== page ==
Meet Liliia Hrynevych from Ukraine
A firm believer in Nelson Mandela’s motto that education is the most powerful weapon which you can use to change the world, Liliia Hrynevych used her authority to engage others and managed to transform the old, Soviet style school system in Ukraine into one where all children are encouraged to form and defend their own ideas.
As the first female Minister of Education in the country, Hrynevych initiated a broad and systemic reform which created more open and democratic schools. A former teacher and a school principal, she decided to pursue a career in public policy to fight the corruption she experienced first-hand working in the educational system.
Liliia Hrynevych spent three years in office (2016-2019) as part of the government of Volodymyr Groysman, but it was her long and fruitful path towards this role that enabled her to make such a difference. She laid the foundations for this reform while working as chair of the parliamentary committee on education, adopting legislative initiatives that allowed changes both in the school system and in academic research. Prior to that, she led the creation of independent external testing for university admissions.
A third-generation teacher, Hrynevych enjoyed working with children and believed that the school’s role is to create an environment that nurtures and values each child’s way of achieving success. This came at the heart of the “New Ukrainian School”, a concept which she introduced as a Minister of Education. This concept is based on the idea that school is supposed to teach children how to use their knowledge to solve life’s problems, with emphasis on values, abilities, and soft skills.
“A child should be able to form its own thoughts, to argue those thoughts, and to be able to defend one's position, rather than just comply with the orders coming from the top”, Liliia Hrynevych explains and adds: “And a good teacher should not dictate rules, but rather develop those rules together with the children.”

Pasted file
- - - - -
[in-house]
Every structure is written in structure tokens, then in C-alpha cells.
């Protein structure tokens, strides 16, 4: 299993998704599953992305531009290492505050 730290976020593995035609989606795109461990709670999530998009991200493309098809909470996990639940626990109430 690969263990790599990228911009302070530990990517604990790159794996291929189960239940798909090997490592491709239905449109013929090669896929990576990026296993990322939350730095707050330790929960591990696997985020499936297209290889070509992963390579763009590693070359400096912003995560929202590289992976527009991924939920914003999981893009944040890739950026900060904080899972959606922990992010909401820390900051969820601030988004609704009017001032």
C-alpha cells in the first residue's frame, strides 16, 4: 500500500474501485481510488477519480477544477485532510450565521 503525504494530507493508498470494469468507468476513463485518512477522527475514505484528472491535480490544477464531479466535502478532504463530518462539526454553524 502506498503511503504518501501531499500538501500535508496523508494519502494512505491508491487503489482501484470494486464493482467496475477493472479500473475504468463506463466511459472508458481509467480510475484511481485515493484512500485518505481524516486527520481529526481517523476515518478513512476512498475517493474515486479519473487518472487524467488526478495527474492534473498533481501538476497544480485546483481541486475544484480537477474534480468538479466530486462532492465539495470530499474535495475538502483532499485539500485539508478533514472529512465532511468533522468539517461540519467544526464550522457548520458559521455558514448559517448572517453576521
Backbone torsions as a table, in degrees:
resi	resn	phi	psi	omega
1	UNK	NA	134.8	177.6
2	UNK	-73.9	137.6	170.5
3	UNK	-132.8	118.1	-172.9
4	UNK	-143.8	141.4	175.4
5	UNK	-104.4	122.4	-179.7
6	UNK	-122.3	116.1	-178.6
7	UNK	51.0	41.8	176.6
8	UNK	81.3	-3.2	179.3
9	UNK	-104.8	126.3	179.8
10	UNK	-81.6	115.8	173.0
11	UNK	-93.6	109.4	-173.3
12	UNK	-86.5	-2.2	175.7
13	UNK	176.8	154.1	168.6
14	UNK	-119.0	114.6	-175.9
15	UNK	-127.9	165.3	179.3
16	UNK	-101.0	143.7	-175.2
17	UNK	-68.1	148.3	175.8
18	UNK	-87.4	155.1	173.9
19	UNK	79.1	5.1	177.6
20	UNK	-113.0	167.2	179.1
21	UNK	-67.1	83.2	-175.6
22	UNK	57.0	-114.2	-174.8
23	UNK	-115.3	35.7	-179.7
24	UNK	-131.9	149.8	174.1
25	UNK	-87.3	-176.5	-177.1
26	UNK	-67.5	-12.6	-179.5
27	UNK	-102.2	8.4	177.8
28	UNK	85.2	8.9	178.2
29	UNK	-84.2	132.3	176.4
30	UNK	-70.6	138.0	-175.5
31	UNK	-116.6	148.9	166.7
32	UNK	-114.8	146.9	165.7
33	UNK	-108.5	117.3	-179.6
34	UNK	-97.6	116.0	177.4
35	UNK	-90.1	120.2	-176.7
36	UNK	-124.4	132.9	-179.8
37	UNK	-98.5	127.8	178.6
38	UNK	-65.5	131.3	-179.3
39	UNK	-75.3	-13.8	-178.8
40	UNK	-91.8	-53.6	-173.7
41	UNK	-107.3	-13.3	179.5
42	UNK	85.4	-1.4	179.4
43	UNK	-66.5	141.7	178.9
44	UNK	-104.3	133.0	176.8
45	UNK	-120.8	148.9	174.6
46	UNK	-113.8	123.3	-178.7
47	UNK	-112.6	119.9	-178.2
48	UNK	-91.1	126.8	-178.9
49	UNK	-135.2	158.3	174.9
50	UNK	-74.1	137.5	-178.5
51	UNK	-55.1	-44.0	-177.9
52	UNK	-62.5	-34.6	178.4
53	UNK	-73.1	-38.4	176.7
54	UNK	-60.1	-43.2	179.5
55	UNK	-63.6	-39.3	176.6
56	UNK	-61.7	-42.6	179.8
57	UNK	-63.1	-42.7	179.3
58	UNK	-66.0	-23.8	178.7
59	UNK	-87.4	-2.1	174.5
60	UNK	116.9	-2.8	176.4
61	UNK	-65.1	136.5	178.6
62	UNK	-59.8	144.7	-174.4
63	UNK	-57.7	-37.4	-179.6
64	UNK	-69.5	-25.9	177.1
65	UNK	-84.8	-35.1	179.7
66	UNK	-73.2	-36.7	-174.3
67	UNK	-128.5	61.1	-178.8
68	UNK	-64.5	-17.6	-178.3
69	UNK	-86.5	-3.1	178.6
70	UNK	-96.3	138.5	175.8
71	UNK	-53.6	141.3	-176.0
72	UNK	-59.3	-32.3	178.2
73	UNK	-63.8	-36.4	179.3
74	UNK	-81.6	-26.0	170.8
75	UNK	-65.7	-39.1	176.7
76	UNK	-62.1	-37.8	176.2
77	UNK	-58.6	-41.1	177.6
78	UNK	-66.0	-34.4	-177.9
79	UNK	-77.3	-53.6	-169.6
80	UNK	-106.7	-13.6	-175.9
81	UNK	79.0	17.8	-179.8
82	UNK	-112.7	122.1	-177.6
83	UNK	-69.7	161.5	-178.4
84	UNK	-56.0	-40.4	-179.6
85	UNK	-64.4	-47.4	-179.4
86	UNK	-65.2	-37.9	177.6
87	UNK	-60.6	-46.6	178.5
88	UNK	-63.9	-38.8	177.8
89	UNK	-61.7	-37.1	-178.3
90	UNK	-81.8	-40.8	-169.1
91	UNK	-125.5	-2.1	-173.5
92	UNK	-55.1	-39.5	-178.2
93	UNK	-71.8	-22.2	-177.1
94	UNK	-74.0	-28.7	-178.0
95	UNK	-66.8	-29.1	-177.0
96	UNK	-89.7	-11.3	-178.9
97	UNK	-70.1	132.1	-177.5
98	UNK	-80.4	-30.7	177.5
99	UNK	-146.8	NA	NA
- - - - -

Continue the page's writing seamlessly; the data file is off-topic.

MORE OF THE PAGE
Being able to implement this change and shift society’s mindset that children need to be taught differently than previous generations was a huge endeavour, but what helped Liliia Hrynevych was the momentum created by the Ukrainian revolution. “The Revolution of Dignity that took place in Ukraine in 2014 changed the value system of very many people”, she says. “It opened up a huge window of opportunity. That's why we were able to start the reform, to adopt the education and reform laws, because it was a voice people could hear. The system that used to suffocate new ideas suddenly collapsed and society now demanded new ideas and had new opportunities”, Hrynevych points out.
Her own pursuit of freedom and her determination to always learn new things have propelled her forward throughout her life. However, as a female leader, Liliia Hrynevych has learned how to balance bearing the responsibility for the consequences of her choices with a respect for other people’s freedom of choice.
Hrynevych believes that in order to succeed as a woman in management, you have to be a professional at a much higher level. But she also believes that women have advantages because they’re more sensitive and have a better sense for the inequalities in life, for whatever is unfair and unjust. This is why, she says, it's up to women to bring up social and humanitarian problems in areas that men would sometimes ignore.
For example, when Liliia Hrynevych entered the Ukrainian parliament, only about 10% of its members were women. She was a co-author of amendments to the election law that introduced quotas for women and today, parliament has about 21% women members.
Liliia Hrynevych’s advice for the next generation of women in leadership is to be the best professionals in whatever they do, to learn to defend their position, and to never, ever give up.